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In the ultra-competitive sports event-hosting sector, Denmark has punched above its weight for several years, attracting numerous top-tier championships to the Scandinavian country.
Only last month, Herning secured the International Equestrian Federation’s (FEI’s) 2022 World Championships versus strong competition from Italy and Saudi Arabia, with the national Sport Event Denmark bidding and hosting agency once again helping to drive the triumph.
The fan experience for all visitors to events – and not just the ticket-holders – has become a core part of the offering, providing an authentic taste of a country that is a major player on the global sporting stage despite having a population of less than six million people.
“Fans are the focal point of an excellent experience,” Sport Event Denmark CEO Lars Lundov tells us. “The festivities around the major, international sporting events staged in Denmark have become a label of the genuine Danish DNA and, for these attractions, fans don’t need a ticket.
“Fan zones have become vital for any major international event in Denmark. At the IHF Men’s World Handball Championship 2019, fans and spectators met in a multi-cultural atmosphere. Initiatives to engage and involve the fans are part of the event set-up, as well as an easy commute, fast service at food trucks and good communication.
“Last year, Denmark hosted the IIHF Ice Hockey World Championships with massive crowds of fans having a great time in the fan zones. These fan zones were designed to host fans with and without tickets for the games, and there were plenty of music, games, food and drinks.”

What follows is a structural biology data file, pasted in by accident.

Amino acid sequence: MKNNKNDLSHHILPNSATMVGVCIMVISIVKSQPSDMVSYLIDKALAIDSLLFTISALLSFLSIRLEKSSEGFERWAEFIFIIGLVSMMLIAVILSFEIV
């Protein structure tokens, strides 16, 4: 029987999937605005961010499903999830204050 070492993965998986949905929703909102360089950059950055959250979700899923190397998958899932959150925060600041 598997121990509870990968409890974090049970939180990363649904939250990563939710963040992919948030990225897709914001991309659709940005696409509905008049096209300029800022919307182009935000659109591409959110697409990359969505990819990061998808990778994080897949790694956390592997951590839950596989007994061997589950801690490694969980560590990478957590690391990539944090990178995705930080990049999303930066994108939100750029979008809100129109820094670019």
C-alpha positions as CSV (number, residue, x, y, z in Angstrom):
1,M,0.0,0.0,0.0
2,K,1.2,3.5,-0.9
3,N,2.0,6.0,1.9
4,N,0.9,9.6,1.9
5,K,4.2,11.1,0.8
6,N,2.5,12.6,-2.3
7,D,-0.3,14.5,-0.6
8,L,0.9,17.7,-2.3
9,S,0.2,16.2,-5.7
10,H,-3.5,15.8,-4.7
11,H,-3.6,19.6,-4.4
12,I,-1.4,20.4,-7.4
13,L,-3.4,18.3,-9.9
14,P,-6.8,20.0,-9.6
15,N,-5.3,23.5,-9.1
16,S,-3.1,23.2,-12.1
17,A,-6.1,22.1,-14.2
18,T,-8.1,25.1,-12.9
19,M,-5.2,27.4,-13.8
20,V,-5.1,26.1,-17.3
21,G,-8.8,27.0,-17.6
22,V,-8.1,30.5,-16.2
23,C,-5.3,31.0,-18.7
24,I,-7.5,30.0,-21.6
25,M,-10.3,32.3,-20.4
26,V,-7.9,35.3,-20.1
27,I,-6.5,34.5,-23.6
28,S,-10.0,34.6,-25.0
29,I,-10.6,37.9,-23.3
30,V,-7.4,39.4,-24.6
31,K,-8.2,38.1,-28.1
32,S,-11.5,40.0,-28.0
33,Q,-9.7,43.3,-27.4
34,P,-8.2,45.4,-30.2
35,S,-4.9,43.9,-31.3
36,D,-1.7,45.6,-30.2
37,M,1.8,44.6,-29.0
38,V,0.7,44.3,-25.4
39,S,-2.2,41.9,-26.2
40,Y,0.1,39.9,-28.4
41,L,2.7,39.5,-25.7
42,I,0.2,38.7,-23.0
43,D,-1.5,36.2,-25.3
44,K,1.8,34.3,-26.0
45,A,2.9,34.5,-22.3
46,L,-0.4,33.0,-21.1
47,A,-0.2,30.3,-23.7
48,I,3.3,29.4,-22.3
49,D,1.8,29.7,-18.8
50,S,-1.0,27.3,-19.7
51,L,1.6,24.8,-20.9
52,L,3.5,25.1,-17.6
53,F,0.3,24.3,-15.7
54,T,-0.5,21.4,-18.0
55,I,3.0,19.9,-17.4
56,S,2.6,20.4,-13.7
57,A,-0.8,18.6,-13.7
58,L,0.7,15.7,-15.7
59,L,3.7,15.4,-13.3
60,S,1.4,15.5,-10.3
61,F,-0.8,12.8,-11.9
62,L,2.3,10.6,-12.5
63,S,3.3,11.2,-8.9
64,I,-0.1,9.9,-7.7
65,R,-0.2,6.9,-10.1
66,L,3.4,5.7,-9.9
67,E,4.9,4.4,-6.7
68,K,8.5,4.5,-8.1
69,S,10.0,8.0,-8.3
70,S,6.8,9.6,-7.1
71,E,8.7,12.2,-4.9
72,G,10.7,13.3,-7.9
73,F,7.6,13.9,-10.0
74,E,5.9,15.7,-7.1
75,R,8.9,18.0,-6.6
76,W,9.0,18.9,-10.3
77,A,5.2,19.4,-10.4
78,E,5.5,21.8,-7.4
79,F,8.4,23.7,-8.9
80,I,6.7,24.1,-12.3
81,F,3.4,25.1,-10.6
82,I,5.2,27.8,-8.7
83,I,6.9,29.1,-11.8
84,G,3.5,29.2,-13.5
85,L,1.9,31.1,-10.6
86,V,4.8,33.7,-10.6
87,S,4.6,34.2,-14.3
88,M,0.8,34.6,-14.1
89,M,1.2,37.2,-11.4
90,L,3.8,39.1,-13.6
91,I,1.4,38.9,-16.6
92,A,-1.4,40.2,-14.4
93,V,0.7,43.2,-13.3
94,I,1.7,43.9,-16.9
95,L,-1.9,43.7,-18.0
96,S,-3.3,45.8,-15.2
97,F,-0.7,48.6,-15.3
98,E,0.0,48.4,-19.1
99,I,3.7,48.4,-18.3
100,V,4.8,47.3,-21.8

Having amassed considerable experience in event-hosting over recent years, Sport Event Denmark is well aware of the importance of a close collaboration with other stakeholders; especially the host city and the sport’s international federation.
“In terms of enhancing fan experience at the events, we concentrate on what makes sense for a given event, and we do build on the experiences gained previously,” Lundov said. “We set up expectations together with the international federation, and we design the fan experience accordingly.”
The festivities in the pipeline for events like UEFA Euro 2020, for example, will ensure a month-long celebration on the streets of Copenhagen, which will be one of the host cities for the pan-continental tournament. With the UEFA Festival in town, Denmark’s picturesque capital city will become a hub of arts, culture and music, all on the sidelines of the main event, the football.
Similarly, in 2021, the Grand Départ of cycling’s Tour de France will keep the festival wheels spinning, with the first three stages of the event taking place in Denmark. Meanwhile, in 2022, sailing’s Ocean Race will arrive in Aarhus, with a ‘Fly-By’ of the city by the fleet set to draw in tens of thousands of spectators following the success in the city of the final leg of the 2017-18 race.
The common denominator across all of these sought-after sporting spectacles, is that they are open to everyone – and not just those who have tickets for the occasion itself.
For example, as Lundov says in relation to the arrival of the Tour de France in 2021: “Fans don’t need a ticket to experience first-hand Denmark as a cycling nation and destination. Bring your bike and join the crowds of celebrating spectators along the course.
“Again, with the Ocean Race, fans don’t need a ticket to join the party; just come as you are and celebrate and have a great time on the docks in Aarhus.
“The common fan experience theme throughout the events we partner with is an invitation to join in and contribute to the festive celebration of the sport – inside the venue, but even more importantly, in fan zones and in the streets of the host city.”